It took two world wars to break down this system of “classical” imperialism, as African nations asserted their independence. But countries that tried to include economic control over their resources as well as political independence soon found things weren’t that easy. A program of assassination and execution of nationalist or socialist leaders like Patrice Lumumba in Congo followed. There, Belgian forces colluded with a section of the army under Mobutu to overthrow the free state in its infancy. All across Africa proxy wars and internal conflicts were used to keep a shell of political “independence” in the hands of dictators who supported foreign powers, and kept control of resources and economies firmly in the hands of the new players in imperialism: corporations—especially mining corporations after gold and diamonds.
But in recent years, the crisis of climate change has inadvertently launched a new scramble for Africa’s resources. Western consumers raised demand for “sustainable” transportation, but refused to give up their private automobiles. The boom in EVs required new metals and minerals, like copper, cobalt and lithium, used in the production of batteries.
The scramble for these resources coincides with the rise of Canada’s dominance in the mining industry. So Canadian economic imperialism is brutally evident today in places like the resource-rich Democratic Republic of Congo. There corporate rule, human and labour rights abuses, and military repression have ravaged what should be a rich nation, empowering only a narrow, local ruling class and their supporters. Workers suffer the worst conditions and rampant human rights abuses to fuel the profits of the “Ugly Canadians”.
The prize is huge. DRC produces 50% of the world’s cobalt, and contains about 70% of the known world’s supply. 
As a 2022 report in the Catholic Registernoted: “From 15 to 30 per cent of Congo’s cobalt is mined by unregulated, artisanal miners — barefoot women and children struggling in the mud, washing their minerals in nearby rivers then selling it to more than 200 rebel militias who then sell it on to Canadian mining companies.”
The Kamoa-Kakula mine is a joint venture between majority owner Ivanhoe Mines and a Chinese partner, Zijin Mining. Ivanhoe is based in Vancouver, and has grown into one of Canada’s biggest and most profitable miners.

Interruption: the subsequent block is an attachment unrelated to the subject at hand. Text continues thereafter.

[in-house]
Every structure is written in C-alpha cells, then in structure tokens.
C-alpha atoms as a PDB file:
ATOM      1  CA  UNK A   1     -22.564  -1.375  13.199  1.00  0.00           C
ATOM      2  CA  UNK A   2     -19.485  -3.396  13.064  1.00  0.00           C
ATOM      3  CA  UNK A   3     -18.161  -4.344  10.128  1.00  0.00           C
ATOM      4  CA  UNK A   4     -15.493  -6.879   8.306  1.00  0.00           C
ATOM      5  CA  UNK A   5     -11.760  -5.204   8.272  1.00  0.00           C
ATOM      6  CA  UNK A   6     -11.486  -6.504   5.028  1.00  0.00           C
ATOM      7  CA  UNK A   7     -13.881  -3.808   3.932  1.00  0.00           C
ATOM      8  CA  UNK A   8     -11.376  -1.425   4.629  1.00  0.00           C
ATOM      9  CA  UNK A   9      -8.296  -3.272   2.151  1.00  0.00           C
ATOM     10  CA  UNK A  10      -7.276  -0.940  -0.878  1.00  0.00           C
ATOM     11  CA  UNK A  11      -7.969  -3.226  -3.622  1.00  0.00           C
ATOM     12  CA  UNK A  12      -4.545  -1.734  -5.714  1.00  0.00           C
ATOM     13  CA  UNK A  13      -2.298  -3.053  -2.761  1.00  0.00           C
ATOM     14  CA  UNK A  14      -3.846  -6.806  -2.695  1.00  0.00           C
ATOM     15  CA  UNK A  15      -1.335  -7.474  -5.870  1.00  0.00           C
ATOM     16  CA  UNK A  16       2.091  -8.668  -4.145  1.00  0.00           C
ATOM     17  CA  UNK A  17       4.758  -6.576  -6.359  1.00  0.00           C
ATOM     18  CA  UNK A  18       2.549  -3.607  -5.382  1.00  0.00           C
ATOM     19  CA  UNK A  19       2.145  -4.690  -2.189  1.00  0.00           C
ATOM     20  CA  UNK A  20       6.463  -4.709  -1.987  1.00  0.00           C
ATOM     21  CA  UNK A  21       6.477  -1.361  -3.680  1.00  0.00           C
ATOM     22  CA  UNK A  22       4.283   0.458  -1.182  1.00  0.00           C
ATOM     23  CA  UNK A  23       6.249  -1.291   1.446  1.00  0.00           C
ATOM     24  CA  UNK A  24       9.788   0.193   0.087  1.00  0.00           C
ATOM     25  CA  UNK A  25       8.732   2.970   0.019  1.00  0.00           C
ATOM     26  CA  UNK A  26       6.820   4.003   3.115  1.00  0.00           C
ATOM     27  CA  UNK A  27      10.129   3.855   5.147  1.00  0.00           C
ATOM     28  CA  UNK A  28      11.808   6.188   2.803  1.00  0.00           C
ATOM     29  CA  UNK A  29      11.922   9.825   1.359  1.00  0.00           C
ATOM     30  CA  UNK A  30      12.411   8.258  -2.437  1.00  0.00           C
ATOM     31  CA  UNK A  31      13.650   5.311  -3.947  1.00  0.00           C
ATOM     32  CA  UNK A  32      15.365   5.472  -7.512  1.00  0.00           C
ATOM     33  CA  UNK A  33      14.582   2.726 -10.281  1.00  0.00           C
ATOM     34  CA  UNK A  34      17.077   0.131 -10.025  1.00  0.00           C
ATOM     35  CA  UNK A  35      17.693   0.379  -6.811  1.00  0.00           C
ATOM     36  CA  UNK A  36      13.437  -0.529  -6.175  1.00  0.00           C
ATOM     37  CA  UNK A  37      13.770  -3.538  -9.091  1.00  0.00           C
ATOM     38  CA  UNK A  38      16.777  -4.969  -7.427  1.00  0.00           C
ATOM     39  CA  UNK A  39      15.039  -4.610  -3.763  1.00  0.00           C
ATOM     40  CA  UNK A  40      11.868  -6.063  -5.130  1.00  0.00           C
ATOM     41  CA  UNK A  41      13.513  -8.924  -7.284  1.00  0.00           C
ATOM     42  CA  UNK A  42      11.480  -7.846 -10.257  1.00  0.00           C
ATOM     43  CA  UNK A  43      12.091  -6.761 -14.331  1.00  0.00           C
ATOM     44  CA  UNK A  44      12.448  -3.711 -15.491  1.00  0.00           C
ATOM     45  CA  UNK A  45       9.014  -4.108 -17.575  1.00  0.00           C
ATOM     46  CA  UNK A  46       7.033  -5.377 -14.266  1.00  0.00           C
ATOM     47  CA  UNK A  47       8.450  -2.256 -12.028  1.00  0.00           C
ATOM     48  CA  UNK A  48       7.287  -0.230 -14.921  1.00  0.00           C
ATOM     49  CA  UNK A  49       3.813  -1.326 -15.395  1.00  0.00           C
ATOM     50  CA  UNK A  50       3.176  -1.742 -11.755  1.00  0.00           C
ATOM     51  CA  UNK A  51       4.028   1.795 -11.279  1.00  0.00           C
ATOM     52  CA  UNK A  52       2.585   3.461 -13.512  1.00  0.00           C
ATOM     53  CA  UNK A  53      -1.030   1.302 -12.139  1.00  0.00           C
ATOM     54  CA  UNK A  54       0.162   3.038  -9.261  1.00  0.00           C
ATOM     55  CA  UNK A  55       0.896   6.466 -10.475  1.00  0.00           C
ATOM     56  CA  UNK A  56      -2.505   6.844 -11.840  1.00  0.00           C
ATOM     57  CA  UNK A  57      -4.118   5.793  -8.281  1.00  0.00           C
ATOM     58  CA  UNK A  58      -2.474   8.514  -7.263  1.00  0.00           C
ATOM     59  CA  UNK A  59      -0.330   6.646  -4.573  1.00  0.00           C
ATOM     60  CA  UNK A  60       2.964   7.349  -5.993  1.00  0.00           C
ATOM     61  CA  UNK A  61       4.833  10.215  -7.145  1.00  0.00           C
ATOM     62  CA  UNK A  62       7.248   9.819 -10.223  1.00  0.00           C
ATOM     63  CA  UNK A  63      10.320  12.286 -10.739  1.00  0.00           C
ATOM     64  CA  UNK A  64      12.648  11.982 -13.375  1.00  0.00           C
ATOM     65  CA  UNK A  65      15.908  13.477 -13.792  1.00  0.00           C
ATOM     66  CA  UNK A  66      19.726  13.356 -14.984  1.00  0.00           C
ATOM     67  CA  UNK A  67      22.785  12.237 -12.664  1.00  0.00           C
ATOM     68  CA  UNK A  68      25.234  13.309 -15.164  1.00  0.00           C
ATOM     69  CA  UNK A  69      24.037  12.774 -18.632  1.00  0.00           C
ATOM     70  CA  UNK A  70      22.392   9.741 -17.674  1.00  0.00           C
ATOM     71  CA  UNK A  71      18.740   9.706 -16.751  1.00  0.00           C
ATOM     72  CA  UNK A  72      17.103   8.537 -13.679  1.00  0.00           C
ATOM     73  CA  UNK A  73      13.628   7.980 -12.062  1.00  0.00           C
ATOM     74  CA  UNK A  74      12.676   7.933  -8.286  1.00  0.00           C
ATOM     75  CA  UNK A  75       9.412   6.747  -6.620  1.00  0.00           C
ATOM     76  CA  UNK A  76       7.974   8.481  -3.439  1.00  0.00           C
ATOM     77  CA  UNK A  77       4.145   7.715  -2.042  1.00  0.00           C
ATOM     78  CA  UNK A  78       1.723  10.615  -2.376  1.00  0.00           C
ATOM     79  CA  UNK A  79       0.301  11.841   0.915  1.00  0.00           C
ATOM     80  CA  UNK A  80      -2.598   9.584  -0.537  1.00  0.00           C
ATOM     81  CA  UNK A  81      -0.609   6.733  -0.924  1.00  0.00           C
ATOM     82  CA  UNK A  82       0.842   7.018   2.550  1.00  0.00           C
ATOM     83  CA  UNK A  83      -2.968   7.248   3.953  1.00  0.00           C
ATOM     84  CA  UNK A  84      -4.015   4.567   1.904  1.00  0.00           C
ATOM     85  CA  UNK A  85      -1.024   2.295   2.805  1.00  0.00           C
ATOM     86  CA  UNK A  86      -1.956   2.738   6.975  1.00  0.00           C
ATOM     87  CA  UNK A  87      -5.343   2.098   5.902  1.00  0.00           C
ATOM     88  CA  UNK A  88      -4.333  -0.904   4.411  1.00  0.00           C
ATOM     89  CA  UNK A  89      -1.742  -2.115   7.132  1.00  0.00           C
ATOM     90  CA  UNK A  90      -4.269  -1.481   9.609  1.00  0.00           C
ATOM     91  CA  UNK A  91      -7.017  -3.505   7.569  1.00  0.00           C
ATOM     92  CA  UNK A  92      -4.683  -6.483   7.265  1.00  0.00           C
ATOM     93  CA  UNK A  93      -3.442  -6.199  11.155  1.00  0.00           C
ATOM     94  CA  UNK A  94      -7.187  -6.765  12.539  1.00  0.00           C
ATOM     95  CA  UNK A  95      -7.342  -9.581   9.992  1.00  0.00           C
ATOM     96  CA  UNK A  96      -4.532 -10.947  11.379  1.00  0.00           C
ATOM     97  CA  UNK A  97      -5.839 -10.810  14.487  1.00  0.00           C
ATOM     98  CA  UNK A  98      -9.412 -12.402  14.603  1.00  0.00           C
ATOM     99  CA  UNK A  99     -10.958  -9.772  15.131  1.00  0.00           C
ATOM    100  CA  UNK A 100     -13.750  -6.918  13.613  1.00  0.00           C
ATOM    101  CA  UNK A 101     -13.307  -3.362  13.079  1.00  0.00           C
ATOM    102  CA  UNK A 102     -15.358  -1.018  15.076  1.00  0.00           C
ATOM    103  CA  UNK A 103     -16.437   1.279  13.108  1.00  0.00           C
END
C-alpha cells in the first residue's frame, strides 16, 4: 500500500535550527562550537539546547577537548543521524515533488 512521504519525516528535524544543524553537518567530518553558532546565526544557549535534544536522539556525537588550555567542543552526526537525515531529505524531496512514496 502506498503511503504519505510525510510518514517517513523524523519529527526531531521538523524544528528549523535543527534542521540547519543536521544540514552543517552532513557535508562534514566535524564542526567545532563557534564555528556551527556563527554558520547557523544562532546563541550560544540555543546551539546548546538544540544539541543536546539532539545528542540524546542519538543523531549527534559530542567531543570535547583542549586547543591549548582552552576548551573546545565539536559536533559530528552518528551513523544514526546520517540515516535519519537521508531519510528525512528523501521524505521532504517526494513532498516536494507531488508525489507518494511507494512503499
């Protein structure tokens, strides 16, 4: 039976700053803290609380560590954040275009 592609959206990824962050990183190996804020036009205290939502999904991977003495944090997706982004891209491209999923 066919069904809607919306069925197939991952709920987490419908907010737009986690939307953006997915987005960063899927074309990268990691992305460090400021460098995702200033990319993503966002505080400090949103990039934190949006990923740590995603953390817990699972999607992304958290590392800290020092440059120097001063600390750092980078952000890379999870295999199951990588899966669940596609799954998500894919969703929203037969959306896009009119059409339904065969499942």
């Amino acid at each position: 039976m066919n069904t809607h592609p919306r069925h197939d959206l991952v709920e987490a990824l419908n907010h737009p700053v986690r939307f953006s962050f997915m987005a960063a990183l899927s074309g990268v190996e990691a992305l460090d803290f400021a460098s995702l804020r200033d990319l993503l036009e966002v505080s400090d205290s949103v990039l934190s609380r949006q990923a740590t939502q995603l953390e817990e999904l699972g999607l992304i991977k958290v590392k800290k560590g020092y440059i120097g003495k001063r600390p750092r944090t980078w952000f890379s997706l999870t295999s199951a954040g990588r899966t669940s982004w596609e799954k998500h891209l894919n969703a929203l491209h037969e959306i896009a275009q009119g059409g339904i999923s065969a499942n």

To expand its Kamoa mine, the company evicted hundreds of people from their small subsistence farms. They promised to replace them with better, modern housing, schools and medical facilities.
What they got were shacks with tin roofs, no electricity, no sanitation and no running water. A communal well was dug but soon overused and polluted. People were driven to draw water from a nearby river, heavily polluted by mine tailings. A barely adequate school took 4 years to build, and no health facilities have materialized.
Ivanhoe will realize billions in revenue from this and its other 2 African megaprojects in the DRC and South Africa. Those living and working in the mines face horrific conditions barely a notch above abject poverty.
The way Ivanhoe operates is no aberration. It is standard operating procedure for mining giants like Barrick Gold, Teck Resources, and Nutrien. Both Barrick and Teck are heavily invested in the new scramble for Africa.
Nor is blame solely on the shoulders of greedy corporations. They are backed to the hilt by government, through tax incentives, subsidies and the fact that Canada has the weakest “white-collar” crime laws in the OECD. It is virtually impossible for exploited people in places like DRC and Bolivia to sue corporations in Canadian courts. This is one of the big reasons for the expansion of mining corporate power here.
Pursuit of profit erases all other concerns. Human rights – in Palestine, in DRC or wherever the ugly Canadians operate – are barely an afterthought, or window dressing.
The brutality revealed by Canada’s role in propping up Israel’s genocidal war against Palestine has opened many eyes. The pursuit of power and profit revealed in the scramble for Africa is different only in scale. It is time to get rid of double-talk about “Canadian Values” and recognize the only values motivating our government are those that motivate the corporations it serves: profit and greed.

Featured Event



Visit our YouTube Channel for more videos: Our Youtube Channel
Visit our UStream Channel for live videos: Our Ustream Channel